It’s the time of year when one might wonder what happened to that avuncular family figure whose existence was so reliably dull they passed into history almost forgotten – a little like Db2, IBM’s flagship relational database that has faded from users’ collective memory.
Big Blue’s system of choice for its mainframes and big Unix/Linux boxes is still very much alive and kicking and has even delivered a smattering of news in recent weeks, with a high profile attendee at the early December International Db2 Users Group European Conference telling us that select users were told of the new “Db2u”, a set of containers for Db2 aimed at users exploring or working with the database in the cloud.
Conference speaker, Db2 DBA, and commentator Ember Crooks had posted earlier this year that “db2u sounds amazing to me” and that “db2u, conceptually, is a nearly cloud-native way of doing a relational database management system.” But she also pointed out that “the problem I run into is that db2u is only available on RedHat OpenShift.”
Now, according to Crooks, IBM seems to be porting Db2u to container services Amazon EKS and Azure AKS.
Enthusing about the apparent move last week, Crooks wrote: “There is no printed statement yet that I can refer to, nor is there a more solid date … but when I talked to the platform team at work, we’re looking for workloads to try on Amazon EKS, so the moment it becomes available, I’m ready to do a POC on it and hope that in 2022, I can get my production databases running on it!”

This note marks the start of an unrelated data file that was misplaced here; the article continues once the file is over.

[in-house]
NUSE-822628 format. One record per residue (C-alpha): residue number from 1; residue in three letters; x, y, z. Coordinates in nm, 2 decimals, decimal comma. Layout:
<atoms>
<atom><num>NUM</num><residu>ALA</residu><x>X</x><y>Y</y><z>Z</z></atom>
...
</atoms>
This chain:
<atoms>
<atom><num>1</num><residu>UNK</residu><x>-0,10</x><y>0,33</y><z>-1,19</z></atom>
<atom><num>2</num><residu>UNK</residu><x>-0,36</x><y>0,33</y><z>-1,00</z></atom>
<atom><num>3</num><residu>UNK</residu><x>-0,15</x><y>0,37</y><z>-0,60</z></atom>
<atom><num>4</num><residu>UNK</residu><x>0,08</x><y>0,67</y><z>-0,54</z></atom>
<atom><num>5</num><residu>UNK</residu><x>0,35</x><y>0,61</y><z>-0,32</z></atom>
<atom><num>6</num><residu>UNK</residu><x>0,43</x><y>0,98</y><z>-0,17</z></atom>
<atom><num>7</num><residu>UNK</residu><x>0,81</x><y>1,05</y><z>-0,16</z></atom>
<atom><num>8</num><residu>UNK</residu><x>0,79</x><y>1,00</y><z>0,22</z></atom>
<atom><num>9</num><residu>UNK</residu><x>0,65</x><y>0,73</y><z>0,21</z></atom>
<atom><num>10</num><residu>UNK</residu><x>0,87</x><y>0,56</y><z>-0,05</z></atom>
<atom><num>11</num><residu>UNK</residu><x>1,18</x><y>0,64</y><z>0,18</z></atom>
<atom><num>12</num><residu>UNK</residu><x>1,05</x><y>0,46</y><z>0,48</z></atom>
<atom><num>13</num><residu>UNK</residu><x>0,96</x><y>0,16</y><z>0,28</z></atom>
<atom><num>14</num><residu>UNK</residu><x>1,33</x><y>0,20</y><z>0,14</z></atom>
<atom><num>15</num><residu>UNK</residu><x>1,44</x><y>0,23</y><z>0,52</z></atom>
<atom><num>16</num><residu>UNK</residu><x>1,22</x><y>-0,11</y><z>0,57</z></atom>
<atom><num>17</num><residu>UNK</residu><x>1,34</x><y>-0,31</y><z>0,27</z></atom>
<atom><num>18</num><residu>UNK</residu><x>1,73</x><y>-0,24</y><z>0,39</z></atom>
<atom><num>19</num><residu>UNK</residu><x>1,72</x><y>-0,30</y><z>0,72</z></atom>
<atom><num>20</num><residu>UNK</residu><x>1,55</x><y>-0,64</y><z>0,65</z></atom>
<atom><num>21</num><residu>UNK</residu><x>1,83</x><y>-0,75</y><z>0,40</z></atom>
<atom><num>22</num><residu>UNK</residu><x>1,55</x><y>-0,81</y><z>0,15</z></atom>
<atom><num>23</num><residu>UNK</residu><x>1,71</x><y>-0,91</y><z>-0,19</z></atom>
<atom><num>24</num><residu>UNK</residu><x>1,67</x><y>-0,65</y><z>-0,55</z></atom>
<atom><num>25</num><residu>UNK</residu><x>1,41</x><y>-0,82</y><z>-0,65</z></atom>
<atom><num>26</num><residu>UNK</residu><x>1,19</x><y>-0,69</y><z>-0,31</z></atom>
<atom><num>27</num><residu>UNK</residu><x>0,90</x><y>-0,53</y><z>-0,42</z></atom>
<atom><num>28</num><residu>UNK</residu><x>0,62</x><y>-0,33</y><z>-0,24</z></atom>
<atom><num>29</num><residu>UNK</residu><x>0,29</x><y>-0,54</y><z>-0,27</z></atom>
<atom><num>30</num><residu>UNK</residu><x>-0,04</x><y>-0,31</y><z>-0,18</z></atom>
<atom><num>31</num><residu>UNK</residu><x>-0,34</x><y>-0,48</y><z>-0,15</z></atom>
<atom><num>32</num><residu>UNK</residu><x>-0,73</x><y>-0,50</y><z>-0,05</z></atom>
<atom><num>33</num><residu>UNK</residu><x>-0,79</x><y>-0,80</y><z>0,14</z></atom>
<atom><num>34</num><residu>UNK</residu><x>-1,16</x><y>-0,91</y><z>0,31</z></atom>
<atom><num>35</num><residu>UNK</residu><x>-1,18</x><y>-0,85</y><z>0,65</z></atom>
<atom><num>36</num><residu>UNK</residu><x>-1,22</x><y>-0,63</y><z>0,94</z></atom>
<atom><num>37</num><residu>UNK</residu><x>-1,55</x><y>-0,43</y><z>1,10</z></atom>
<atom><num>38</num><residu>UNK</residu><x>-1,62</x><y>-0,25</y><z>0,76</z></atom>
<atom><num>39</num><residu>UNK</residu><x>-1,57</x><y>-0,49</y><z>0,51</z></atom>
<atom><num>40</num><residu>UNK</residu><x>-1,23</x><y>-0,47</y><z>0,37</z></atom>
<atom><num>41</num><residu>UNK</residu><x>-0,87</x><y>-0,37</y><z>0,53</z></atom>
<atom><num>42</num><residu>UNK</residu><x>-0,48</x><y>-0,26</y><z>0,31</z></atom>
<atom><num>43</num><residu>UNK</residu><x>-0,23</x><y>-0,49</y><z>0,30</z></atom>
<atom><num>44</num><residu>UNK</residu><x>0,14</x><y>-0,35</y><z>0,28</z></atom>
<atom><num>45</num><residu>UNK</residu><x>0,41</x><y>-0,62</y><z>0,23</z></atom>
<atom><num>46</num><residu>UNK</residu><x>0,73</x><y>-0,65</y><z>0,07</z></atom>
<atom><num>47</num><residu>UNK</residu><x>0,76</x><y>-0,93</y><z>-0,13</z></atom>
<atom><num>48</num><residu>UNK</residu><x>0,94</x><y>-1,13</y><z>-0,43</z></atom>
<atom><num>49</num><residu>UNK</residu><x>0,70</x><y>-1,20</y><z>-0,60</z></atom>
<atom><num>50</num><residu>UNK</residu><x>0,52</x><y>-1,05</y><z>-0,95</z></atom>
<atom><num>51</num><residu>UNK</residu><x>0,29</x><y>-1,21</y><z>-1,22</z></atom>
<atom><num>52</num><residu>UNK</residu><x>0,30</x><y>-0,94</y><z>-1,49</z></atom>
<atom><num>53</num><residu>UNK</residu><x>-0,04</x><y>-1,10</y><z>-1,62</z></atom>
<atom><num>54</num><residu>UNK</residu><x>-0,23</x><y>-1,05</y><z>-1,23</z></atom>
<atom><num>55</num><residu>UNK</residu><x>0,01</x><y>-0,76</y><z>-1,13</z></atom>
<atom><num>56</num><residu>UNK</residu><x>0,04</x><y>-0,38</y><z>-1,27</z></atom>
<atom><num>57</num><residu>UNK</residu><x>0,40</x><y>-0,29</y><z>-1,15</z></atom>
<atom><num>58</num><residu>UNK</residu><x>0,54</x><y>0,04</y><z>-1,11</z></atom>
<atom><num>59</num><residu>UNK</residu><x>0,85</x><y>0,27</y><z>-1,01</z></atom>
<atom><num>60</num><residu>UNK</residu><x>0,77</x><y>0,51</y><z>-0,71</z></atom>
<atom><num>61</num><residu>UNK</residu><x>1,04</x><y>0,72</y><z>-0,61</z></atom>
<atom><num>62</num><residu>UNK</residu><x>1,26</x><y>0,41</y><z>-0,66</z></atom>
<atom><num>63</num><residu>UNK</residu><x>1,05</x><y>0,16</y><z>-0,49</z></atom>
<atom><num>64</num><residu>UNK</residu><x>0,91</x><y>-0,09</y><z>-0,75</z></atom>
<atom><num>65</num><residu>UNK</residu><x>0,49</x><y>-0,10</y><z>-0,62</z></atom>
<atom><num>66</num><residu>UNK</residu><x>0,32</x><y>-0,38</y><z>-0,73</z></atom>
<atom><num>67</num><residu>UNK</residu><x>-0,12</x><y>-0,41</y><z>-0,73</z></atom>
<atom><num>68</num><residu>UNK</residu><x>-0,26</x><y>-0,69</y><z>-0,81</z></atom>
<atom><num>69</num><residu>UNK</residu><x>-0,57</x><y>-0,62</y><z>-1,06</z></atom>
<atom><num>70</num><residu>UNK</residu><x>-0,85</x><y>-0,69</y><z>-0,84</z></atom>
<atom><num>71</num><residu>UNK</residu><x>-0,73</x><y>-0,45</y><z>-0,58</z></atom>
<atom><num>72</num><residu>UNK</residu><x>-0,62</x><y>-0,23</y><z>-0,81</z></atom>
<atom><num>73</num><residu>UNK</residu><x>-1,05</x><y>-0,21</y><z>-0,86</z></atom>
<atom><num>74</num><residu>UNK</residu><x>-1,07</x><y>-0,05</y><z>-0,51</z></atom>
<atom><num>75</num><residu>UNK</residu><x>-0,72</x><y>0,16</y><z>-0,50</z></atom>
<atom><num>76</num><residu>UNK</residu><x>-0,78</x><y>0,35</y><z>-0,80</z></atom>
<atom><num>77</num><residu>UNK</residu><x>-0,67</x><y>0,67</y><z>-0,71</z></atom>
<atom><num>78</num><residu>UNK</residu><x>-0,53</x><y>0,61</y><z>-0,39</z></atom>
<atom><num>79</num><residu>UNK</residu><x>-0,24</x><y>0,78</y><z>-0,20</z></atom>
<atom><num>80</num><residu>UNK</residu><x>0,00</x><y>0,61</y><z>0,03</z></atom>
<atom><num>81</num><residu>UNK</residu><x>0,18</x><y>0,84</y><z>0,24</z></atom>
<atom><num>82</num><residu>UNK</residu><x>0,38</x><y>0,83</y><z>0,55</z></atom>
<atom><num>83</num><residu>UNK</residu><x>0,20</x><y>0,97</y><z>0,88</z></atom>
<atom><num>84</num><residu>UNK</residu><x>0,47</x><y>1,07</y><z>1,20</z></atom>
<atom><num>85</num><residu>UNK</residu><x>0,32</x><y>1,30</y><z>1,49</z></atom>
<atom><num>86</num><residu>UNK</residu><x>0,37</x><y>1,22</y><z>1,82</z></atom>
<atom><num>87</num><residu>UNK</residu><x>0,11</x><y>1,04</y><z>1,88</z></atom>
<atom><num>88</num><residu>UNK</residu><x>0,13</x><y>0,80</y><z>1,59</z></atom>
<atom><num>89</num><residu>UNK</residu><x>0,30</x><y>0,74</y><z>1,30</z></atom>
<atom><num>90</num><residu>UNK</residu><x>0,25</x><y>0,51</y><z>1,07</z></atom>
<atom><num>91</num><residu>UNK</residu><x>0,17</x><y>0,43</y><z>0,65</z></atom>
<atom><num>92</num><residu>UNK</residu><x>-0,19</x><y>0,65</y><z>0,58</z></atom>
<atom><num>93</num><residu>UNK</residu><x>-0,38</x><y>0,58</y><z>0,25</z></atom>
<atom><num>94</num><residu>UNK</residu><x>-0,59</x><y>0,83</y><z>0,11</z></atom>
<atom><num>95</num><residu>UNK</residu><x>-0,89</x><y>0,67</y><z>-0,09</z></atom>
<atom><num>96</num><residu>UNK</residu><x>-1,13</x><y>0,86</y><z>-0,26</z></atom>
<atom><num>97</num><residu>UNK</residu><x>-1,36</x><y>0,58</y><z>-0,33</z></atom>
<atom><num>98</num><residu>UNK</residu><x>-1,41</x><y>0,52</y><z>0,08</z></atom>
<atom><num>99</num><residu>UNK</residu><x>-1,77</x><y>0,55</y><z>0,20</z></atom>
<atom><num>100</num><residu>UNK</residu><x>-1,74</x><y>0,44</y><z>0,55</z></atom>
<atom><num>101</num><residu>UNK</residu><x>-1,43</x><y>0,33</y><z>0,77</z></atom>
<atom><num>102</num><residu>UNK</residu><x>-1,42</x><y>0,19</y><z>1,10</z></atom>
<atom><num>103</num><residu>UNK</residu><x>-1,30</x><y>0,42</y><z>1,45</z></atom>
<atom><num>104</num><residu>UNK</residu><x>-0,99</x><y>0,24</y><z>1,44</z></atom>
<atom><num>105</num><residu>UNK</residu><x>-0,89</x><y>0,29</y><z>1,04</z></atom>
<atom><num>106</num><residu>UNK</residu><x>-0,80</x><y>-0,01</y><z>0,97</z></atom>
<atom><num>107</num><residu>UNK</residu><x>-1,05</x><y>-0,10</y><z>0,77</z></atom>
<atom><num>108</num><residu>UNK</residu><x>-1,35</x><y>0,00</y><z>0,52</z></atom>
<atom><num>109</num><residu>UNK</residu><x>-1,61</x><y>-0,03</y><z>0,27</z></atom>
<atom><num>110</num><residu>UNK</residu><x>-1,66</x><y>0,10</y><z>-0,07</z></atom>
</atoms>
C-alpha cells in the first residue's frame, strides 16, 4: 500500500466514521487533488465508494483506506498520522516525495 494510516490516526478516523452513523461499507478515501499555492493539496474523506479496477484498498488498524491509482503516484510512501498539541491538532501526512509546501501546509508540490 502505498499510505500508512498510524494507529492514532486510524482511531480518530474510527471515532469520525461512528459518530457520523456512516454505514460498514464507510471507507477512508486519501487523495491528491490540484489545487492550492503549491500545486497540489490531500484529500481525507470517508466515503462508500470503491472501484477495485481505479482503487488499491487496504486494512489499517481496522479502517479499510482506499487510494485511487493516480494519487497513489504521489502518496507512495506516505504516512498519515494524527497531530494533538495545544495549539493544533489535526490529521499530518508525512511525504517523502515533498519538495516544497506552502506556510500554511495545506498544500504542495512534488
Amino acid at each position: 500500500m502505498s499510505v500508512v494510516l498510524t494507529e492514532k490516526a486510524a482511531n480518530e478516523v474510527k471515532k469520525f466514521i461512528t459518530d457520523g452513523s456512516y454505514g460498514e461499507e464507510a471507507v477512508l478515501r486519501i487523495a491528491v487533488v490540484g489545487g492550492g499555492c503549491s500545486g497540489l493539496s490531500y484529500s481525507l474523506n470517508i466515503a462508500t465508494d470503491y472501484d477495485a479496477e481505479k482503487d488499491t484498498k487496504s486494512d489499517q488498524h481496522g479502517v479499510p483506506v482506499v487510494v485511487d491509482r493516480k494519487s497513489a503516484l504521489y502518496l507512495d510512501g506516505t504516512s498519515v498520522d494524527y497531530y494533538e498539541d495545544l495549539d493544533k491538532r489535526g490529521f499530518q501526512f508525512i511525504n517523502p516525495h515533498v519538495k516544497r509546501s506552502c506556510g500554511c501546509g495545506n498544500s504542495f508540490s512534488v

The Register has asked IBM for confirmation of these plans.
Db2 was modelled on the ideas of IBM researcher Edgar Frank “Ted” Codd, who first described the theory of relational databases in 1970. The first products became available on IBM mainframes in 1983 and on later on Unix, Linux, and Windows. The product has been styled as “DB/2”, then “DB2” before settling on the current “Db2” in 2017.
While there has been a flurry of innovation and startups in the database market in recent years, Db2 remains ranked the seventh-most-popular database by DB-Engines, which uses a combination of downloads, sales, and citations to rank databases.
It is well behind leader Oracle in its score, but well above, say, Snowflake, which, despite being 17th, has seen an investment frenzy that at once valued the company at $120bn, more than the whole of IBM which includes hardware, mainframes, cloud, and a substantial services operation.
It is frustrating to users, then, that in an era with a seemingly insatiable interest in databases and related data engineering products – Databricks’ nominal value of $28bn is just one more example – IBM seems to lack the appetite to promote its own flagship product.
Sebastian Zok, Db2 user and IDUG EMEA conference chair, welcomed the idea of IBM supporting alternative container platforms. “It’s a good thing because any restriction you have on a system lowers the number of people who want to use it. Now with the possibility of using two containers within native Kubernetes without OpenShift … you open the field for a lot of companies that just thought ‘well yeah, we’re using containers, but we’re not using OpenShift.’ I think they’ll do great with that because they’re expanding their possible customers.”
But Zok said the user community was concerned over the lack of attention IBM is paying Db2 in public.